Three environmental groups, including Greenpeace, filed the first-ever greenwashing complaint to the Federal Trade Commission last year against the oil company Chevron. They accuse Chevron of violating advertising guidelines from FTC known as the "Green Guide" that define how certain terms should be used and tells companies not to exaggerate or be overly vague about how their work impacts the environment.
Anusha Narayanan, climate campaign manager for Greenpeace USA, said they see the Biden administration's focus on climate change as a signal they could be more receptive to complaints about greenwashing.
"The Biden administration has been pretty committed to tackling the climate crisis and we believe that the FTC under the Biden administration will be receptive to this complaint and would take Greenwashing seriously," said Anusha Narayanan, climate campaign manager for Greenpeace USA.
The complaint accuses Chevron of producing ads about the company's commitment to new energy technology while not acknowledging the damage caused by burning fossil fuels and that clean energy investments make up less than 0.2 percent of its capital expenditures.
Narayanan said Greenpeace sees greenwashing as part of a bigger problem of people using talk about climate change to delay taking action, including drastically reducing or eliminating the use of fossil fuels.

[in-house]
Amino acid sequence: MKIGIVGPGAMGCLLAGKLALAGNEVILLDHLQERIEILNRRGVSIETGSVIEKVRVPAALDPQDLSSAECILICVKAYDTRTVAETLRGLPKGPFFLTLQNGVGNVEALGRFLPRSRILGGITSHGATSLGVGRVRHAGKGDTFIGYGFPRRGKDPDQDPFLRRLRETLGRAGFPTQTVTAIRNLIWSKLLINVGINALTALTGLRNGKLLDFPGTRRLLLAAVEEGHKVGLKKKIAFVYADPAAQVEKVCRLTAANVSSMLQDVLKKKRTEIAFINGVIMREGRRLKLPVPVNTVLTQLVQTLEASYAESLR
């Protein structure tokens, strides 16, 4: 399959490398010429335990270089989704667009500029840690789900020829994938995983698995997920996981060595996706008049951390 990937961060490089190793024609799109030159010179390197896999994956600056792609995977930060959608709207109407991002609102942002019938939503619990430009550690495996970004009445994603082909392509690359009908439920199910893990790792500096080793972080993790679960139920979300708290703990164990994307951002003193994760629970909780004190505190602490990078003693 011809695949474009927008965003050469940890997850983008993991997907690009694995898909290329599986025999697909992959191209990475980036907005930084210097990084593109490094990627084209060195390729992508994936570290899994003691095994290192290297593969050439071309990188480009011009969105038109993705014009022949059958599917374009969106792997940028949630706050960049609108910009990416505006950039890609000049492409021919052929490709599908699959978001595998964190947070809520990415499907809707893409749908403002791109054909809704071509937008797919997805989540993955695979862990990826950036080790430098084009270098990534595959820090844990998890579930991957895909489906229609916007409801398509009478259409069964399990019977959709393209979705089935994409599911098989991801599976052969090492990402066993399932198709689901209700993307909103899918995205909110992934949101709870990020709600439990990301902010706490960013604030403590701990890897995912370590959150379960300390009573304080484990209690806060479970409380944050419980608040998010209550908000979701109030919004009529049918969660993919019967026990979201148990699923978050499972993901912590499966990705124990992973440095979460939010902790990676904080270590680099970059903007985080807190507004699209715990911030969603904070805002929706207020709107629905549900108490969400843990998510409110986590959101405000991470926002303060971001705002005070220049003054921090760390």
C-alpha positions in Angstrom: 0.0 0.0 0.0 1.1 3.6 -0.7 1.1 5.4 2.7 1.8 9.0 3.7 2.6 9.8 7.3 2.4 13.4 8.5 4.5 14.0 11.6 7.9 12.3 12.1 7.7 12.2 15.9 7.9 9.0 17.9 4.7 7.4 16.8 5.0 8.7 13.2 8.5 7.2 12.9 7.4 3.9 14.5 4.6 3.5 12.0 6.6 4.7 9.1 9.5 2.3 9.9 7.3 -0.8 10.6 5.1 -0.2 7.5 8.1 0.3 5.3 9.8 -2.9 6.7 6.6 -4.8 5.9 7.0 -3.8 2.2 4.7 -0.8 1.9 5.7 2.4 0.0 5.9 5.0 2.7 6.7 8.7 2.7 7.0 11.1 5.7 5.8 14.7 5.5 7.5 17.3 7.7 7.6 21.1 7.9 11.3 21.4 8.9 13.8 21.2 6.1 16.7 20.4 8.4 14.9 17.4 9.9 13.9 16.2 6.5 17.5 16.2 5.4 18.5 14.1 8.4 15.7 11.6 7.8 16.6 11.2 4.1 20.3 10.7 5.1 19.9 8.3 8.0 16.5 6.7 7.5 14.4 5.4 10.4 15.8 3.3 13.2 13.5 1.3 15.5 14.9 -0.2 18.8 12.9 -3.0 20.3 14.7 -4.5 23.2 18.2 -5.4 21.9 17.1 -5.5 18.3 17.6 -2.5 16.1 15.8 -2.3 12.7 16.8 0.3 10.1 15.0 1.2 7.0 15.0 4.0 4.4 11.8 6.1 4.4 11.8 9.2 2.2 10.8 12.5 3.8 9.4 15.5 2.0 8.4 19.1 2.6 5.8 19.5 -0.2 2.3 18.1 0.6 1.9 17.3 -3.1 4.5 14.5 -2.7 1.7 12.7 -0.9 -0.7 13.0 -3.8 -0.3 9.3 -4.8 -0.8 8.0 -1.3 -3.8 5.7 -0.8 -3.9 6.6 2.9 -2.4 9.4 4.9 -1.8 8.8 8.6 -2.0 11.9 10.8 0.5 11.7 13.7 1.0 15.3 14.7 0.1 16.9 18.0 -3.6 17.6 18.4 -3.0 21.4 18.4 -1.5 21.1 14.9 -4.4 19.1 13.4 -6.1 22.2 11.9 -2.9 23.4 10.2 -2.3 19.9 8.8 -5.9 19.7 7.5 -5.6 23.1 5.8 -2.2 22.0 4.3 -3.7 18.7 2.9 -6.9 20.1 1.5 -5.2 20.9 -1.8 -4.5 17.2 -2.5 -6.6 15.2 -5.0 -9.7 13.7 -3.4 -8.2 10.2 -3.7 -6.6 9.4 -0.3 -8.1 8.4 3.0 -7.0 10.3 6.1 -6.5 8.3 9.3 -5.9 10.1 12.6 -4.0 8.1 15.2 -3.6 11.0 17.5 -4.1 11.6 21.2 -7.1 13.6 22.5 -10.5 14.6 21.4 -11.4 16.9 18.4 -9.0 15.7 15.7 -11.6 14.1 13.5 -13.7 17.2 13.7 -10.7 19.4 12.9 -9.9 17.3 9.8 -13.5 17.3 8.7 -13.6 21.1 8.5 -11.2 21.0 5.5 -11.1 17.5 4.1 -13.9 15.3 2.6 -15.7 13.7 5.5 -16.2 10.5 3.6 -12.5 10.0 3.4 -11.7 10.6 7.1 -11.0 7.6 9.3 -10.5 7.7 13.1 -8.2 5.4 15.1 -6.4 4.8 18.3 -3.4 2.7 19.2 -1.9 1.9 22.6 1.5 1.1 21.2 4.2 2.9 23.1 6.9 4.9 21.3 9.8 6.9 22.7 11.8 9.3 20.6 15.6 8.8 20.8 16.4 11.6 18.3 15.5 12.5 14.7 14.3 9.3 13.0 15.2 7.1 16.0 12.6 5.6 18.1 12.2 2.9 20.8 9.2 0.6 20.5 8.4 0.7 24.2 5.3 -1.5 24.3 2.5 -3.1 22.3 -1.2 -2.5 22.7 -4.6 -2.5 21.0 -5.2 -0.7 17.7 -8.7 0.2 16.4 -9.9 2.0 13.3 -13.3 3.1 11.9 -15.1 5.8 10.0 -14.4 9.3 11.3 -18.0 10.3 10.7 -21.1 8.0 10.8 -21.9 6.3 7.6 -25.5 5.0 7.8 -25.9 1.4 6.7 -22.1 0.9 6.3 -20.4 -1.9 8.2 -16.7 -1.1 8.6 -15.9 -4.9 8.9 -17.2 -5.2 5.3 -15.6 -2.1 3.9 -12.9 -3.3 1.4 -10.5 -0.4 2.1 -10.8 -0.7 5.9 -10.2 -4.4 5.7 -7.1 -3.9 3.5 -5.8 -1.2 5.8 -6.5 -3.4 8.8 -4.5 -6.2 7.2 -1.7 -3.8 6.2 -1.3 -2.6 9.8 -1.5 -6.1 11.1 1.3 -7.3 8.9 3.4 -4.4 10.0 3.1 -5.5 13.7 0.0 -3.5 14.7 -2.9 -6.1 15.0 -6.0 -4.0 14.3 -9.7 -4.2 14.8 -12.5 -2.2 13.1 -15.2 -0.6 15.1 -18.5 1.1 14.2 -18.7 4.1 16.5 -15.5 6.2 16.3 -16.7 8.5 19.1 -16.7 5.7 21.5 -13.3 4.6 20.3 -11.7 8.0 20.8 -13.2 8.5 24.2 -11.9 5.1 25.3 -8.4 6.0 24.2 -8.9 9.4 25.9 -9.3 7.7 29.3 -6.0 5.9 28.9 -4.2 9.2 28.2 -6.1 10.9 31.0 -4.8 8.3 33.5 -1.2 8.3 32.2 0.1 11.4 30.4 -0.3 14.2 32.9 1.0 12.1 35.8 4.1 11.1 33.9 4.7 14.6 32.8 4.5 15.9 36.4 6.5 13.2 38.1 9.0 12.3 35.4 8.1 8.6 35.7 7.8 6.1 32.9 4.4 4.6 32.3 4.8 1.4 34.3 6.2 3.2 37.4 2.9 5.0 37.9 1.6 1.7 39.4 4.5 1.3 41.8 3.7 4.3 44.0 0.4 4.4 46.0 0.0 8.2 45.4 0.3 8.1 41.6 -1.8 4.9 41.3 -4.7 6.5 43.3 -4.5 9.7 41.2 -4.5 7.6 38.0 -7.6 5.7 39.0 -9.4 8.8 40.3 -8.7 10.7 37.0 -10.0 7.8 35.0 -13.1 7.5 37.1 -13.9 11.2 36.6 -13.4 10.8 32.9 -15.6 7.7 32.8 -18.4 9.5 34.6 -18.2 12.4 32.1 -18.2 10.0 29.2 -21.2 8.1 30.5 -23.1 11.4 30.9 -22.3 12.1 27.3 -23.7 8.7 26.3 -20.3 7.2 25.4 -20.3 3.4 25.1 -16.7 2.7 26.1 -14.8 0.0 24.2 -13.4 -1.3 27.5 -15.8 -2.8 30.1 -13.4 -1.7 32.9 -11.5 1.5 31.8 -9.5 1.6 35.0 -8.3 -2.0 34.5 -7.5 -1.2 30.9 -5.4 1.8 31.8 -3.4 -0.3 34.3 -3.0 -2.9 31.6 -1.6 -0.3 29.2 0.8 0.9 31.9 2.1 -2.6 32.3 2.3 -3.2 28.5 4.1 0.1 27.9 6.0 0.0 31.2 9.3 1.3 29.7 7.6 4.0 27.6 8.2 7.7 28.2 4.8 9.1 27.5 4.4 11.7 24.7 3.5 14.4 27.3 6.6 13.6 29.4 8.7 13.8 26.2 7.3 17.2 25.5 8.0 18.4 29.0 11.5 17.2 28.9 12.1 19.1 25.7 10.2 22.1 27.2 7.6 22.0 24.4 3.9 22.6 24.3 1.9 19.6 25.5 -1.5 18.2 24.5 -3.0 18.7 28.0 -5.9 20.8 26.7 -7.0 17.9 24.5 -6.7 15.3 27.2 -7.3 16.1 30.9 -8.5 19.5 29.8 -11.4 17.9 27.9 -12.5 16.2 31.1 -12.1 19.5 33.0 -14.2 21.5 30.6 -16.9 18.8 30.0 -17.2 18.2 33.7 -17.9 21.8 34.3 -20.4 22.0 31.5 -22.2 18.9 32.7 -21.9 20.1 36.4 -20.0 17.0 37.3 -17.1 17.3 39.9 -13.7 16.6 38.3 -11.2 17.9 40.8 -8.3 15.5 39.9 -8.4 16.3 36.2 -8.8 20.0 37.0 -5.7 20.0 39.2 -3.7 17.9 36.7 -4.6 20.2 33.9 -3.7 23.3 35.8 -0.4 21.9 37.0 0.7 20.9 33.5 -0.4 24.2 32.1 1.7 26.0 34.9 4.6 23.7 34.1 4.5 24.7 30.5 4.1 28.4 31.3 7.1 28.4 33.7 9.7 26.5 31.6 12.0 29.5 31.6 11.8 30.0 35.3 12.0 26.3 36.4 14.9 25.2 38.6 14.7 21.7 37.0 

"It's delaying action from happening, so it allows Chevron to operate business as usual and continue to burn fossil fuels. And then it distracts the public and consumers from seeing the real solutions we already have at hand to tackle the climate crisis and build a renewable energy future," she said.
Chevron called the allegations "frivolous" in a statement to ABC News and said they plan to invest $3 billion between 2021 and 2028 to advance the transition to cleaner sources of energy.
"We are taking action to reduce the carbon intensity of our operations and assets, increase the use of renewables and offsets in support of our business and invest in low-carbon technologies to enable commercial solutions," a Chevron spokesman said in the statement.
An FTC spokesman declined to comment on the complaint. As an enforcement agency, the FTC can investigate or bring complaints against companies accused of misleading consumers but cannot set new regulations on advertising.
Greenwashing doesn't only involve advertising, companies handling investments on Wall Street have also been accused of capitalizing on investors' desire to do good without actually taking steps to improve their impact on society or the environment.
Tariq Fancy is the former chief investment officer for sustainable investing at BlackRock, which manages nearly $9 trillion in assets. He said it was clear to him after working there that sustainable investing was more about marketing.